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New York Governor: Evidence Suggests Social Distancing Working; Coronavirus Survivor: I Was Genuinely Bedridden For Eight Days; Governor Says, Louisiana Has Fastest Growth Rate Of Coronavirus In World. Aired 1-1:30p ET
Aired March 25, 2020 - 13:00 ET
THIS IS A RUSH TRANSCRIPT. THIS COPY MAY NOT BE IN ITS FINAL FORM AND MAY BE UPDATED.
BRIANNA KEILAR, CNN HOST: I'm Brianna Keilar live from Washington.
And underway right now, the Senate trying to rush a mammoth stimulus package through today. This is a bill that promises to inject $2 trillion into the American economy. The end goal is to fend off a new great depression.
This morning, New York's governor offering a glimmer of hope, evidence suggesting that social distancing and putting American life on hold might be working. But there is a disconnect today between when President Trump wants to get America back to normal and when his own health experts on his coronavirus task force say that would be safe to do.
Now, the latest CNN tally puts the number of coronavirus cases in the U.S. at more than 60,000, which is almost 10,000 new cases each day. And of those cases nationwide, about half of them are in New York.
The governor there, Andrew Cuomo, saying last hour, his state has ten times the problem of the next most impacted state.
Some good news this morning that social distancing measures might be working, he says, but that is really just a glimmer of hope in a very dark picture coming from New York. The hospital bed shortage is serious. And as of this moment, New York is still short about 15,000 ventilators. Governor Cuomo is warning, quote, we have purchased everything that can be purchased.
And in New York City, every facet of city life really hit in some way, and that includes the New York Police Department, 211 confirmed cases in the NYPD as of last night. The sick-outs would cripple the department under normal times. There are nearly 3,000 officers who are at home.
CNN's Brynn Gingras is in New York City. Brynn, give us the latest.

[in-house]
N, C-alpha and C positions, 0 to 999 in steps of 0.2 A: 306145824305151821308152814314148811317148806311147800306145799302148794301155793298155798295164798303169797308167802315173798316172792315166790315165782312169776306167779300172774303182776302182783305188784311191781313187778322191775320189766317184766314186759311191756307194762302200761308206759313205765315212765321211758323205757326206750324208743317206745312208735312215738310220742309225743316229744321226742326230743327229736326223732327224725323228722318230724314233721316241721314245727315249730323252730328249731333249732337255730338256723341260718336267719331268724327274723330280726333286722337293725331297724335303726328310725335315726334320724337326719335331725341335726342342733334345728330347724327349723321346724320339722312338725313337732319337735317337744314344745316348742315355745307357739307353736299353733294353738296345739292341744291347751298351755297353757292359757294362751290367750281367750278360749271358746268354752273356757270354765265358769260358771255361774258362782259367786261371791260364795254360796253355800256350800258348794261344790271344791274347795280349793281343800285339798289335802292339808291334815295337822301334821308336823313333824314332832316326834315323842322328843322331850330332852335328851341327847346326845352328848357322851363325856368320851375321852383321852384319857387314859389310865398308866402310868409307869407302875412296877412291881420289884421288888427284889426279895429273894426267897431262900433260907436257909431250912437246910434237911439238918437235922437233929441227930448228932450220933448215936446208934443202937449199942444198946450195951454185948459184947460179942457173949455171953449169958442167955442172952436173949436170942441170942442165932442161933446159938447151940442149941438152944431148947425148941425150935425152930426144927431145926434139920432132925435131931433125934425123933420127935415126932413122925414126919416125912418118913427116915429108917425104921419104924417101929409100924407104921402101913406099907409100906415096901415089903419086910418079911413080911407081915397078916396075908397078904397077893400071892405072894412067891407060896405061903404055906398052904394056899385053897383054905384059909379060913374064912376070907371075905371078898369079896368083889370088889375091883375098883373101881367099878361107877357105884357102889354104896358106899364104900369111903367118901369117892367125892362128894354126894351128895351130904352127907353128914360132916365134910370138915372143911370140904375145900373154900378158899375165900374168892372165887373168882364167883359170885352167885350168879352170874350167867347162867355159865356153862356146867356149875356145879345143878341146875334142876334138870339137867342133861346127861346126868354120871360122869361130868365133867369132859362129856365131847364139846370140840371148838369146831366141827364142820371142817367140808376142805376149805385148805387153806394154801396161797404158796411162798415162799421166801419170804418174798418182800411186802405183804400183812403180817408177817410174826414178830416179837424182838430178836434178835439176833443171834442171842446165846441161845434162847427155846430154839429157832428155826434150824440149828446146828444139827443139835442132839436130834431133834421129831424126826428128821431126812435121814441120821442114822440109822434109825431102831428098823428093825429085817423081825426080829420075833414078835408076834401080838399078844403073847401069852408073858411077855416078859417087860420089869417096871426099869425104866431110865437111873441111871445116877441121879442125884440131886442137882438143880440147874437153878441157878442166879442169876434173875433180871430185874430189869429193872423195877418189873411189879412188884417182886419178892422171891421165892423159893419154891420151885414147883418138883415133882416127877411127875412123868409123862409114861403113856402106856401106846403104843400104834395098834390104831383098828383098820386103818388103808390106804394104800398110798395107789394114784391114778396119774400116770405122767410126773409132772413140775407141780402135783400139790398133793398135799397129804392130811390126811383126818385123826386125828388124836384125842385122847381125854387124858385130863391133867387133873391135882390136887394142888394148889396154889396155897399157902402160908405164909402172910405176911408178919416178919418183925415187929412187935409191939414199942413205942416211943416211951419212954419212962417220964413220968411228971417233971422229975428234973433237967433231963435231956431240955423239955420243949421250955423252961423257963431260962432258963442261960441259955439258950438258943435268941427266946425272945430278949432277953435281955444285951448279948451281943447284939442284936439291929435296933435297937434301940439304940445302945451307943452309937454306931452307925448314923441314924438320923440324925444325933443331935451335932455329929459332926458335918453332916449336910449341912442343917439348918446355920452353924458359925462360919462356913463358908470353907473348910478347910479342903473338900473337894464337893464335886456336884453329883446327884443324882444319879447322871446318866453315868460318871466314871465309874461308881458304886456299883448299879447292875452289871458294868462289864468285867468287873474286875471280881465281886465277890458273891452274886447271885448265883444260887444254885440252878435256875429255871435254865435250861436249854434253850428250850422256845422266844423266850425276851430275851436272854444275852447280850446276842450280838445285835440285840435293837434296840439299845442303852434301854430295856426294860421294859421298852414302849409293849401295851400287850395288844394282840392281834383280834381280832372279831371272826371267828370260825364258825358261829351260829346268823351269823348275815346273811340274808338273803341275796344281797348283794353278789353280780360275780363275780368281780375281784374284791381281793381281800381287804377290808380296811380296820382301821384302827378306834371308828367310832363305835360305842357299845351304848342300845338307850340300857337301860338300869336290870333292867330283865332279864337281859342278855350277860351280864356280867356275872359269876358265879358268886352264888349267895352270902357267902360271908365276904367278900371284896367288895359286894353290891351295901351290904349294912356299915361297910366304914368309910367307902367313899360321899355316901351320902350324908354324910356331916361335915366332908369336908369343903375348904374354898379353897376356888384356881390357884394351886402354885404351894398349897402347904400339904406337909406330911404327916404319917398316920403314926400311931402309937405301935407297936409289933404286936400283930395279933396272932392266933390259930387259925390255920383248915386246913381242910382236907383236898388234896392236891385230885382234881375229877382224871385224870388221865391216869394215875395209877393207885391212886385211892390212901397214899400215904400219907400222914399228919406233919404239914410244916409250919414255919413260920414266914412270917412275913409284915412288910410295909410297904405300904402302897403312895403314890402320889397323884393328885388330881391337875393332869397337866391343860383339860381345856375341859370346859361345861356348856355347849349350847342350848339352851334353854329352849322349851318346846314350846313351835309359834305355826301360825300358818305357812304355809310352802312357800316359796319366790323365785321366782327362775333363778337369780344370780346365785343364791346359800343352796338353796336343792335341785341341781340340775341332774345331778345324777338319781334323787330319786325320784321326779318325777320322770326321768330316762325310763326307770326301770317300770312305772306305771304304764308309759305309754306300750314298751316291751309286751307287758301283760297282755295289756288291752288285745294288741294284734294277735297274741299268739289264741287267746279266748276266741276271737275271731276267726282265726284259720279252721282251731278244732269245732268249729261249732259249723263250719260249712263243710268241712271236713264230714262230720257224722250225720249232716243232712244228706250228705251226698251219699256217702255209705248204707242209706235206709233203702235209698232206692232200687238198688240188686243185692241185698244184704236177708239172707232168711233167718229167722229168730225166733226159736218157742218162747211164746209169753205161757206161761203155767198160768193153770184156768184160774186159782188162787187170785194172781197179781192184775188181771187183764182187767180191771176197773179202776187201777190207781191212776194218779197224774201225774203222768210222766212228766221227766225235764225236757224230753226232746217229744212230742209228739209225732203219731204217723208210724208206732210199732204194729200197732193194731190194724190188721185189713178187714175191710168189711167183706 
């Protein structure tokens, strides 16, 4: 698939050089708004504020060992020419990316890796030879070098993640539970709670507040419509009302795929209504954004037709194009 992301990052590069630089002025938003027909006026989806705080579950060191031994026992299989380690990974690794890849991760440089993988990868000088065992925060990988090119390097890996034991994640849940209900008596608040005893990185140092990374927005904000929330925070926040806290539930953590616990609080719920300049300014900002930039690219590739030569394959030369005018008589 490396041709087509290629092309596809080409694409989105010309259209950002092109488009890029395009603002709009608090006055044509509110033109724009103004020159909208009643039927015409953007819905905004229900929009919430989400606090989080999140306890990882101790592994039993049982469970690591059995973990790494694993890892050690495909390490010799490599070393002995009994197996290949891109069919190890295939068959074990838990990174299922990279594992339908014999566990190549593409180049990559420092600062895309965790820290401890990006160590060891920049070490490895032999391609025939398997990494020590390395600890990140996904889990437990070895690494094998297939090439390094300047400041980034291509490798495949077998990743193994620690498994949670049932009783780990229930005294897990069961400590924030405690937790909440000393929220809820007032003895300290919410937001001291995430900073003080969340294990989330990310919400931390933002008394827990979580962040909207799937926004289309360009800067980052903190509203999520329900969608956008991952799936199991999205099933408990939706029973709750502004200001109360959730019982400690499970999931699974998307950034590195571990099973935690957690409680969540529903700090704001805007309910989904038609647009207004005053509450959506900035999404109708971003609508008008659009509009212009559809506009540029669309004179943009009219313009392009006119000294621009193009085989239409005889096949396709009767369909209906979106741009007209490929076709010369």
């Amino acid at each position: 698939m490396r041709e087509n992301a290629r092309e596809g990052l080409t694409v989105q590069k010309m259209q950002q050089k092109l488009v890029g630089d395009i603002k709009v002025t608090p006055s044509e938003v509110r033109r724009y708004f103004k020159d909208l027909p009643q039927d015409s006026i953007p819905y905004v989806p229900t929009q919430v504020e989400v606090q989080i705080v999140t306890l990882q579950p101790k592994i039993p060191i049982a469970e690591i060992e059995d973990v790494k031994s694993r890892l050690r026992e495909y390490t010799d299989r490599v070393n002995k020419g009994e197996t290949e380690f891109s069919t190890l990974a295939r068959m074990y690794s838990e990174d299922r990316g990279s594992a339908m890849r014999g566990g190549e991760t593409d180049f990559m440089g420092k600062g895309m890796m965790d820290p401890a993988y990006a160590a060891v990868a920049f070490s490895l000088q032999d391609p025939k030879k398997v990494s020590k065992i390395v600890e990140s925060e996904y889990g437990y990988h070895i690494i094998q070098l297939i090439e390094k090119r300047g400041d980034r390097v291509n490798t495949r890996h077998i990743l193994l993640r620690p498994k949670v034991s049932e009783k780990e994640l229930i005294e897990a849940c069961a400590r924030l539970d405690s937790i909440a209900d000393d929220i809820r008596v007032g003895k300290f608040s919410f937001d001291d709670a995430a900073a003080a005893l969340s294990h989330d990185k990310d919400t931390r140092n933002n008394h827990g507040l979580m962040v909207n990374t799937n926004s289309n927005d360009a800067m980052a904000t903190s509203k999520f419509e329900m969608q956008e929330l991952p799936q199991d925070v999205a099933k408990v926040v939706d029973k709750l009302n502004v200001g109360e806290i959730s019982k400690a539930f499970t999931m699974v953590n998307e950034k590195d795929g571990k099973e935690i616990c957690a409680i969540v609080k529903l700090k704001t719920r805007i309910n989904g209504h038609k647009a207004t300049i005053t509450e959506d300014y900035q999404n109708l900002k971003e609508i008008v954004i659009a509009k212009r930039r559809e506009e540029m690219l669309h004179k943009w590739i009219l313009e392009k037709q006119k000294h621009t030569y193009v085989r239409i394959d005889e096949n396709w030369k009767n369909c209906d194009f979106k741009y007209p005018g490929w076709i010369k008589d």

BRYNN GINGRAS, CNN CORRESPONDENT: Yes. And, Brianna, listen, I just talked to a police officer who told me that he now -- his partner is being shifted to a different borough here in the city because there is a need in that particular borough.
So officers are all being shifted around, because as you said, this is a huge burden on that force, and you know the size of the NYPD. So this really goes across the board, right? If it's FDNY, NYPD, emergency workers, not just here in New York, but, of course, across the country.
Here, as far as what we're seeing outside this hospital, I want to get out of the way so you can see. Listen, this line has gone down in the last hour, which I don't know if that's good or bad news, but it's certainly what we're seeing. But I can tell you, at one point, this line was wrapped around this hospital.
And within just the last three days that we've been reporting here, they have now added another tent. That white tent wasn't here yesterday. That is an annex to the emergency room where these people you see standing in line can get care, possibly even get the coronavirus test.
But, again, I keep mentioning this, but it just breaks my heart, because you imagine all these people standing in line for hours, not feeling well, having flu-like symptoms, trying to just get some sort of care, trying to get some sort of answers. That's the situation here on the ground. It's what the governor has constantly talked about in his news conferences. And then, of course, he's highlighted the needs, right?
Yesterday, he was extremely fiery in his news conference talking about the need of ventilators, personal protective equipment for the nurses and doctors. The good news is he says the state has enough for the next three weeks, but, again, he's always said that after three weeks, you know, that apex of the curve, that's when he's expected for that surge in hospitals to hit. So, who knows what's going to happen after that three weeks.
And you nicely put out there that, you know, there's that need for ventilators, and we really only have about half of what this state needs, according to the governor.
So the need is here, and certainly, we are seeing that every day that we are out here in front of this hospital. Certainly, it's pretty jarring to see standing here and seeing these numbers increase, increase by the day.
KEILAR: Yes, it is scary to watch. There's no way around that, Brynn. Thank you so much for that report there on the ground in New York City.
President Trump has picked Easter as his target date for reopening the economy and for people getting back to work, which is 18 days from now.
Let's talk with Dr. Wilbur Chen. He is an infectious disease specialist at the University of Maryland. He is also a member of Governor Hogan's COVID-19 task force in the state.
I just wonder, Doctor, Easter, 18 days from now, how comfortable are you with that?